Looks like Scott’s new assignment could force me to learn a bit more about my camera.  (One thing I do learn the more I use my camera is how much I want a DSLR…{WHINE!} )  I’d love to hear any suggestions folks might have for me to help spark my creativity for this new assignment and to help me improve my results, aside from buying a DSLR… 😉  Scott’s assignment is due May 26th… get shooting and please comment to help me if you can!

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8 Comments »

  1. You’ve got some great shots here!
    I think this assignment might be a toughie…. I usually don’t even think about my settings anymore, or why I chose those particular settings. This assignment will force me to think about my shot first (or make something up later 😉 )
    Either way it will be fun.

    Comment by thedailyclick — May 12, 2010 @ 7:24 pm | Reply

  2. I love your pictures. The sunset is beautiful and the monument is a really cool picture.

    Comment by Patricia Weldon — May 12, 2010 @ 9:11 pm | Reply

  3. I like these very much, especially the tenderness of the tints in the photo of your daughters. I’m impressed with the gargoyle, too. I have such a lot to learn.

    Comment by Gerry — May 12, 2010 @ 10:58 pm | Reply

  4. Love your write up on this, and the gargoyle… Well it’s all because of the depth of field… Your cameras aperture would have been quite large (a low number), which means that only the gargoyle was in its depth of field / focus, and the cage therefore blurs so much so as to make it almost invisible… It’s difficult to explain adequately in just a comment…. lol…

    I think you’d really enjoy playing with some manual settings though… If you learn Aperture / Shutter speed and ISO, then it opens up so many possibilities…
    Small aperture (f22) to increase the depth of focus and make everything in the image clear – Large (f2.8) to only focus on one specific object, and blur everything else…
    High shutter speed to freeze action – Low to blur motion…
    High ISO for shooting in low light (too high will make your pictures grainy though) – Low for sunny days and better fine detail…
    And obviously all of these can be combined to create some amazing effects… and will give you the shot you desire, and not what the camera “thinks” you want… 🙂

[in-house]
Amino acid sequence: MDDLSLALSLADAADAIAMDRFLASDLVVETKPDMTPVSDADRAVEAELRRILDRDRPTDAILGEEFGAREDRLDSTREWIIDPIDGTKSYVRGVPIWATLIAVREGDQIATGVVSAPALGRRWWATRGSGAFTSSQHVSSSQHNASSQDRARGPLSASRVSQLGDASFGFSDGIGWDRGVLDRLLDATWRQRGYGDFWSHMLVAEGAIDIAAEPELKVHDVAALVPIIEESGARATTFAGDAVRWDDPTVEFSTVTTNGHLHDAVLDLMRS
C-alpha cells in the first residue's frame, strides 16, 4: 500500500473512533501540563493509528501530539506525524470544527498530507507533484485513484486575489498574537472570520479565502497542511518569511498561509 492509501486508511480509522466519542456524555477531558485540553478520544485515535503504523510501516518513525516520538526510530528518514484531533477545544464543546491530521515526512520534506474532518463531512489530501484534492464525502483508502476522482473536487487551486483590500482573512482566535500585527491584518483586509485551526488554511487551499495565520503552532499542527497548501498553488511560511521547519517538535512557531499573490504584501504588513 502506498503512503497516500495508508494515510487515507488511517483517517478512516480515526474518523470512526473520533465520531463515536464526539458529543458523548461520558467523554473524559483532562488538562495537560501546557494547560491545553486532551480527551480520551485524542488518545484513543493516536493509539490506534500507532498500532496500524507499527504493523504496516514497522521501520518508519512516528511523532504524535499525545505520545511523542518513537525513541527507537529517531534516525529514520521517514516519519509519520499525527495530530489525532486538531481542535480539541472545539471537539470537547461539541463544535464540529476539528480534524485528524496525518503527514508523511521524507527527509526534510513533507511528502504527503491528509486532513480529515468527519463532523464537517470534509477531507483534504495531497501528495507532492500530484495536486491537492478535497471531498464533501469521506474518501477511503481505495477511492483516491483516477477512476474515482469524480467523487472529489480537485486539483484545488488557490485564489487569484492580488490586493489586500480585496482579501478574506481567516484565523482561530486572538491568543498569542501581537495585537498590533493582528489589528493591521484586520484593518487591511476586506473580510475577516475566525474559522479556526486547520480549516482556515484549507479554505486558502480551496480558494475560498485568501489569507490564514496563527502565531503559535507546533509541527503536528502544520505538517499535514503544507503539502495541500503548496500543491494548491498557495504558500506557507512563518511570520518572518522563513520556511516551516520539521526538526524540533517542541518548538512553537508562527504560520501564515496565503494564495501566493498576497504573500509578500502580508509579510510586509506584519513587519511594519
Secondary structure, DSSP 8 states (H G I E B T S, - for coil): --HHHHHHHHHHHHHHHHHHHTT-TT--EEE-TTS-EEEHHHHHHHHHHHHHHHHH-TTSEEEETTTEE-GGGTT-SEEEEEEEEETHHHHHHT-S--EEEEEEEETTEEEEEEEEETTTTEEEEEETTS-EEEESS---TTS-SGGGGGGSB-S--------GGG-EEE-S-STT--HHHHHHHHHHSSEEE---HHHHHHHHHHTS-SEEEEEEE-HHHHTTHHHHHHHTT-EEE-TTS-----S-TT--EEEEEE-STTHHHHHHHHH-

Some of what I’ve written here might help… http://funkyslug.wordpress.com/night-photog/

    Now there’s a comment… lol…

    Comment by FS Photography — May 13, 2010 @ 4:54 am | Reply

  5. Thought I would wait and see what others would say first. FS is correct. When I am at a zoo or hockey game, there is usually something between me and my subjects like bars, fencing or netting. By using a wide open aperture (ie., that means the widest aperture your camera’s lens can go), you can focus past the obstruction in front of you.

    I think you will do very well, Karma.

    Comment by Scott Thomas Photography — May 13, 2010 @ 1:49 pm | Reply

  6. These images covers a wide range of Scotts theme on Creative Exposure.
    Well done Karma. You are good at explaining what you have done too.

    Comment by Carsten — May 18, 2010 @ 6:14 am | Reply

    • Thanks Carsten. I’m looking forward to trying to capture a great image for this new challenge (these I’ve shown here are older images from my archives).

      Comment by Karma — May 18, 2010 @ 10:33 am | Reply

  7. […] is Provincetown Harbor as seen from Pilgrim Monument; the spit of land to the mid-right of the shot is Race Point.  I tried walking out to the […]

    Pingback by Weekend at the Edge of the World « Karma's When I Feel Like It Blog — June 16, 2010 @ 7:33 pm | Reply